Internally bleaching an endodontically treated tooth (two to five visits) generally requires 30 to 90 minutes of office time, for a fee of $100–$600, plus the lingual restoration. Internal bleaching on a nonendodontically treated tooth is more difficult and would cost more. The typical all inclusive bleaching package for an A4 to A2 shift would vary based on the time needed and include a cleaning, multiple bleaching appointments, any needed direct restorations, and maintenance for a year.
Since bleaching can be inconsistent and is prone to relapse, are masking porcelain veneers a better treatment for severely discolored teeth?
The major advantage of masking porcelain veneers is control and stability of the final result. The major disadvantage is the loss of tooth structure. With sound unrestored teeth, bleaching is generally a better first attempt treatment. However, with heavily restored and discolored teeth, masking veneers are a more suitable treatment.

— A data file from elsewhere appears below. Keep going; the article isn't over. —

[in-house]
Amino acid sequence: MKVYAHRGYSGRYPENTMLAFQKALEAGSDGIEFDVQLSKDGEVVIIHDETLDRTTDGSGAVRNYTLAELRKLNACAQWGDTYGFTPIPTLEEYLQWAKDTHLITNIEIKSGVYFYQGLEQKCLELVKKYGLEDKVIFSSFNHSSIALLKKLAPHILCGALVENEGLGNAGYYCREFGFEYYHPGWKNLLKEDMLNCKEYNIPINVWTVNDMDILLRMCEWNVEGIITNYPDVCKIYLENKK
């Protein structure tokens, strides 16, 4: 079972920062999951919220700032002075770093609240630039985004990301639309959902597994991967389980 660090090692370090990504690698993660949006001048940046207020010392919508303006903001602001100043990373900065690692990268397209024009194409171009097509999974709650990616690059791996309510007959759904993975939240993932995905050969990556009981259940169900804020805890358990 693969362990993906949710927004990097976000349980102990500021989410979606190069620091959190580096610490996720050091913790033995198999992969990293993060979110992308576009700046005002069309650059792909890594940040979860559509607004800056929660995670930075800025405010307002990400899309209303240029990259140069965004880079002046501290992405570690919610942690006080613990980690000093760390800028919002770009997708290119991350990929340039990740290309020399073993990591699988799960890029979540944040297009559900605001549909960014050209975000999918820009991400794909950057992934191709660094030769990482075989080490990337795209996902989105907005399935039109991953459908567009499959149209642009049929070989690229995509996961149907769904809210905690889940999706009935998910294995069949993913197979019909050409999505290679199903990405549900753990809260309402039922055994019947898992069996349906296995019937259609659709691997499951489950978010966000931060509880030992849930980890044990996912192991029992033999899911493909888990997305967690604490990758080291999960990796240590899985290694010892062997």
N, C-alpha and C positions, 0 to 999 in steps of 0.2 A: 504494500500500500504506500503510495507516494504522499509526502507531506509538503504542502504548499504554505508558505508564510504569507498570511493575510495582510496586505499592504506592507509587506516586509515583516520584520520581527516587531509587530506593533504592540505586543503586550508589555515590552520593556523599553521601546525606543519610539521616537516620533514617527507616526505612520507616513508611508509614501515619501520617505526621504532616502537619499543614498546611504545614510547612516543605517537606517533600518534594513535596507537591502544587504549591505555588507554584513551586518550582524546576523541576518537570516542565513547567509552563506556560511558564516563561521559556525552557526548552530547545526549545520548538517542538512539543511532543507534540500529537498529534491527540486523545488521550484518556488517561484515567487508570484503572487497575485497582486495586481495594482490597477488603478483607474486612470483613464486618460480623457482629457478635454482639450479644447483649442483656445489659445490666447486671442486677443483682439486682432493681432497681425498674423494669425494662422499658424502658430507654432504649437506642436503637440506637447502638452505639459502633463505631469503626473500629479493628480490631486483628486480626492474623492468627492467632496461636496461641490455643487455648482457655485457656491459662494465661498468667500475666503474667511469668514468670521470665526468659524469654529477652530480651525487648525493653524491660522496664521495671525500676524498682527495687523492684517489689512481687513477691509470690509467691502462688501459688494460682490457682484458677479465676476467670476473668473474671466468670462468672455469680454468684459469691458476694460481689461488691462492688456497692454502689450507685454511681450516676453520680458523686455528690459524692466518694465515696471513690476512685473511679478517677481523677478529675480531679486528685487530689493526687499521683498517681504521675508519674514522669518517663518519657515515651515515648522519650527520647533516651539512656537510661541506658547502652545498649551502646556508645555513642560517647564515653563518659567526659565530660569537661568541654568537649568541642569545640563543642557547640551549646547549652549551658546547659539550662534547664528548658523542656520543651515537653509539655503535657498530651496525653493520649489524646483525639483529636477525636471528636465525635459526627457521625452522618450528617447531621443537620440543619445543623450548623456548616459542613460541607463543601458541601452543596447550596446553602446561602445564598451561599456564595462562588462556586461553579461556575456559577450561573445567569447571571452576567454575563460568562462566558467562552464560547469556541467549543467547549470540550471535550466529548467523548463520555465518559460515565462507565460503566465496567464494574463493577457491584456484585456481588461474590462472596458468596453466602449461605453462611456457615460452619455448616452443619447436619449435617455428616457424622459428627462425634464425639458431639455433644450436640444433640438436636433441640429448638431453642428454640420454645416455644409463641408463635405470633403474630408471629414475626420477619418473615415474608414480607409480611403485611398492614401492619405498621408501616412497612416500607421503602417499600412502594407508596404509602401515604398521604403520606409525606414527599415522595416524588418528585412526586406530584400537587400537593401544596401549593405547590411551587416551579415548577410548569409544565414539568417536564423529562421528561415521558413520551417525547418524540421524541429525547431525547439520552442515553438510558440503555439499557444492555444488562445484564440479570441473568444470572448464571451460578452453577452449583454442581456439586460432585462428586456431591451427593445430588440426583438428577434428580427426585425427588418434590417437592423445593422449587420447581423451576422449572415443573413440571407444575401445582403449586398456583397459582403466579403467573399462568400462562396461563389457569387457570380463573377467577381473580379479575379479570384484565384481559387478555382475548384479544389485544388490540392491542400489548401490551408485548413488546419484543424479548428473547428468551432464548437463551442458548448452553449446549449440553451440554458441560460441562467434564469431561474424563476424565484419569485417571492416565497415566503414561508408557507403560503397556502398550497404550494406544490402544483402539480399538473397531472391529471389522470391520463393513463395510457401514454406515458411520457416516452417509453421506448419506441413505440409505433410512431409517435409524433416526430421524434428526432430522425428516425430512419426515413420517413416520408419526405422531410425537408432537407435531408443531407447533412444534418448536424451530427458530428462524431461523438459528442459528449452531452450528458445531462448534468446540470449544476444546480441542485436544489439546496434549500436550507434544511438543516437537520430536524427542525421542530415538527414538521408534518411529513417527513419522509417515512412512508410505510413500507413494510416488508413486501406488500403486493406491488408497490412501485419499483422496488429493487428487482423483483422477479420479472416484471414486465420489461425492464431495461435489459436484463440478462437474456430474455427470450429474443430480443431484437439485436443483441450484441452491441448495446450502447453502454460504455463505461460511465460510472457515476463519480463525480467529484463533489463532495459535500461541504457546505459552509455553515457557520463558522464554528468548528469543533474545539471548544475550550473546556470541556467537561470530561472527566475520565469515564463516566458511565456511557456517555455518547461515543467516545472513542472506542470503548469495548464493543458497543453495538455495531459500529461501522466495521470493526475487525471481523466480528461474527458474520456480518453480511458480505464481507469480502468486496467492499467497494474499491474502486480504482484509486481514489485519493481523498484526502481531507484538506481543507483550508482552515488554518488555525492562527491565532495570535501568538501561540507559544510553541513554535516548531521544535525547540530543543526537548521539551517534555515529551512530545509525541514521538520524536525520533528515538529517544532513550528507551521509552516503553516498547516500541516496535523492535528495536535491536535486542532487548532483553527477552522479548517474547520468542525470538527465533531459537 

What product do you prefer to use for internal bleaching and where do I find it?
50% superoxol, which is available at any chemical supply (35% is available through dealers). Both work when allowed to sit in the tooth for 15 to 45 minutes; apply on a cotton pellet and use a rubber dam. I replenish it about every 10 minutes. Usually one or two appointments are necessary to maximize lightening.
Be sure to fill the canal with calcium hydroxide after each treatment; continue this for at least two days. It will neutralize any remaining acid and prevent external reabsorption.
How often can office bleaching be repeated, for how many times, and can the different bleaching techniques be mixed before making a decision to discontinue all bleaching?
Office bleachings are generally scheduled 1–3 weeks apart. Occasionally, external office bleaching is done repetitively (i.e., over a dozen times). However, if there is no improvement after the third treatment, try a different approach. Home bleaching, due to its ease of use, is the treatment of first choice for most patients. It can be repeated a number of times with no known ill effects. Although the limits for home bleaching have not been established, when improvement stops, stop treatment. Both treatments can also be combined (Called Dual Bleaching or Power Bleaching).